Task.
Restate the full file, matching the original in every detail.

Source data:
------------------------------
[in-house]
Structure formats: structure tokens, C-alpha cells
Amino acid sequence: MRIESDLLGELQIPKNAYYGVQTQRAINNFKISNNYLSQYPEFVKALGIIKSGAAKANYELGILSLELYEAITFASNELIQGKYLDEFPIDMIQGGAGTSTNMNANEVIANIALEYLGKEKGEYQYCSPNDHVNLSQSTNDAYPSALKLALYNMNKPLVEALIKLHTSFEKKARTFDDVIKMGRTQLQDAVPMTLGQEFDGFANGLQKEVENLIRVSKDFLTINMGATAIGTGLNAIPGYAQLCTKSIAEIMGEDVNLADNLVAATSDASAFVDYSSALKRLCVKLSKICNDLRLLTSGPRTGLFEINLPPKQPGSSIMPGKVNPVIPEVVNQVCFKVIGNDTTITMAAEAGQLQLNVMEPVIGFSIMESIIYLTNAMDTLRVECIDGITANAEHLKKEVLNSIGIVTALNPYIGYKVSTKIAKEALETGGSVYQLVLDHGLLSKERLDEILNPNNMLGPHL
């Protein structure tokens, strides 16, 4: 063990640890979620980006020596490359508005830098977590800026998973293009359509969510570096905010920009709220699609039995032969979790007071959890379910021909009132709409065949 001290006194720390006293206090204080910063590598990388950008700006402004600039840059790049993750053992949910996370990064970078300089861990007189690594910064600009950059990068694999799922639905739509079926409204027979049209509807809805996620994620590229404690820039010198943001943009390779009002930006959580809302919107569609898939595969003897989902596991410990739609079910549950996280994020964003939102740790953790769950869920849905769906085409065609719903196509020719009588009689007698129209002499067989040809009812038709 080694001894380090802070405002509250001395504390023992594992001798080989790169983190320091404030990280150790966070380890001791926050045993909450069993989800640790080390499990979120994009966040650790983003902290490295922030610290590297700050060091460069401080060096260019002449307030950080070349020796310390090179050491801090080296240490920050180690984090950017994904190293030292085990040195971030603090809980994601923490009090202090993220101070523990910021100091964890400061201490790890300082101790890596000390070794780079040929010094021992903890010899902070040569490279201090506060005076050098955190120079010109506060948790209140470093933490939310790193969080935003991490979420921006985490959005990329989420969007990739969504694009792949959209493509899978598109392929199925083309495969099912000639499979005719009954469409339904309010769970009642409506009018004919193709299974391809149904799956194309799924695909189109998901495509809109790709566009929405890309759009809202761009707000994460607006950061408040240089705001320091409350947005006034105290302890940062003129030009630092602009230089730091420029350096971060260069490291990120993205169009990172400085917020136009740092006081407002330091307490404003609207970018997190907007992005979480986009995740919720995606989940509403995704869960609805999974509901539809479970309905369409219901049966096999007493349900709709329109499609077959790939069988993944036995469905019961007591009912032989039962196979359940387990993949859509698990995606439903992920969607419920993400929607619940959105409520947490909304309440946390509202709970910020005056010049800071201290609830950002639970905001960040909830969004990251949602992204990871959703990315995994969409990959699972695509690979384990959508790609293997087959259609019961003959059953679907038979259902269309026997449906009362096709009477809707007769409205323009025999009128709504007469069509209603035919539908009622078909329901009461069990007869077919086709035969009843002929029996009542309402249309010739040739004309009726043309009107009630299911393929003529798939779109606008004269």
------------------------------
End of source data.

[in-house]
Structure formats: structure tokens, C-alpha cells
Amino acid sequence: MRIESDLLGELQIPKNAYYGVQTQRAINNFKISNNYLSQYPEFVKALGIIKSGAAKANYELGILSLELYEAITFASNELIQGKYLDEFPIDMIQGGAGTSTNMNANEVIANIALEYLGKEKGEYQYCSPNDHVNLSQSTNDAYPSALKLALYNMNKPLVEALIKLHTSFEKKARTFDDVIKMGRTQLQDAVPMTLGQEFDGFANGLQKEVENLIRVSKDFLTINMGATAIGTGLNAIPGYAQLCTKSIAEIMGEDVNLADNLVAATSDASAFVDYSSALKRLCVKLSKICNDLRLLTSGPRTGLFEINLPPKQPGSSIMPGKVNPVIPEVVNQVCFKVIGNDTTITMAAEAGQLQLNVMEPVIGFSIMESIIYLTNAMDTLRVECIDGITANAEHLKKEVLNSIGIVTALNPYIGYKVSTKIAKEALETGGSVYQLVLDHGLLSKERLDEILNPNNMLGPHL
């Protein structure tokens, strides 16, 4: 063990640890979620980006020596490359508005830098977590800026998973293009359509969510570096905010920009709220699609039995032969979790007071959890379910021909009132709409065949 001290006194720390006293206090204080910063590598990388950008700006402004600039840059790049993750053992949910996370990064970078300089861990007189690594910064600009950059990068694999799922639905739509079926409204027979049209509807809805996620994620590229404690820039010198943001943009390779009002930006959580809302919107569609898939595969003897989902596991410990739609079910549950996280994020964003939102740790953790769950869920849905769906085409065609719903196509020719009588009689007698129209002499067989040809009812038709 080694001894380090802070405002509250001395504390023992594992001798080989790169983190320091404030990280150790966070380890001791926050045993909450069993989800640790080390499990979120994009966040650790983003902290490295922030610290590297700050060091460069401080060096260019002449307030950080070349020796310390090179050491801090080296240490920050180690984090950017994904190293030292085990040195971030603090809980994601923490009090202090993220101070523990910021100091964890400061201490790890300082101790890596000390070794780079040929010094021992903890010899902070040569490279201090506060005076050098955190120079010109506060948790209140470093933490939310790193969080935003991490979420921006985490959005990329989420969007990739969504694009792949959209493509899978598109392929199925083309495969099912000639499979005719009954469409339904309010769970009642409506009018004919193709299974391809149904799956194309799924695909189109998901495509809109790709566009929405890309759009809202761009707000994460607006950061408040240089705001320091409350947005006034105290302890940062003129030009630092602009230089730091420029350096971060260069490291990120993205169009990172400085917020136009740092006081407002330091307490404003609207970018997190907007992005979480986009995740919720995606989940509403995704869960609805999974509901539809479970309905369409219901049966096999007493349900709709329109499609077959790939069988993944036995469905019961007591009912032989039962196979359940387990993949859509698990995606439903992920969607419920993400929607619940959105409520947490909304309440946390509202709970910020005056010049800071201290609830950002639970905001960040909830969004990251949602992204990871959703990315995994969409990959699972695509690979384990959508790609293997087959259609019961003959059953679907038979259902269309026997449906009362096709009477809707007769409205323009025999009128709504007469069509209603035919539908009622078909329901009461069990007869077919086709035969009843002929029996009542309402249309010739040739004309009726043309009107009630299911393929003529798939779109606008004269």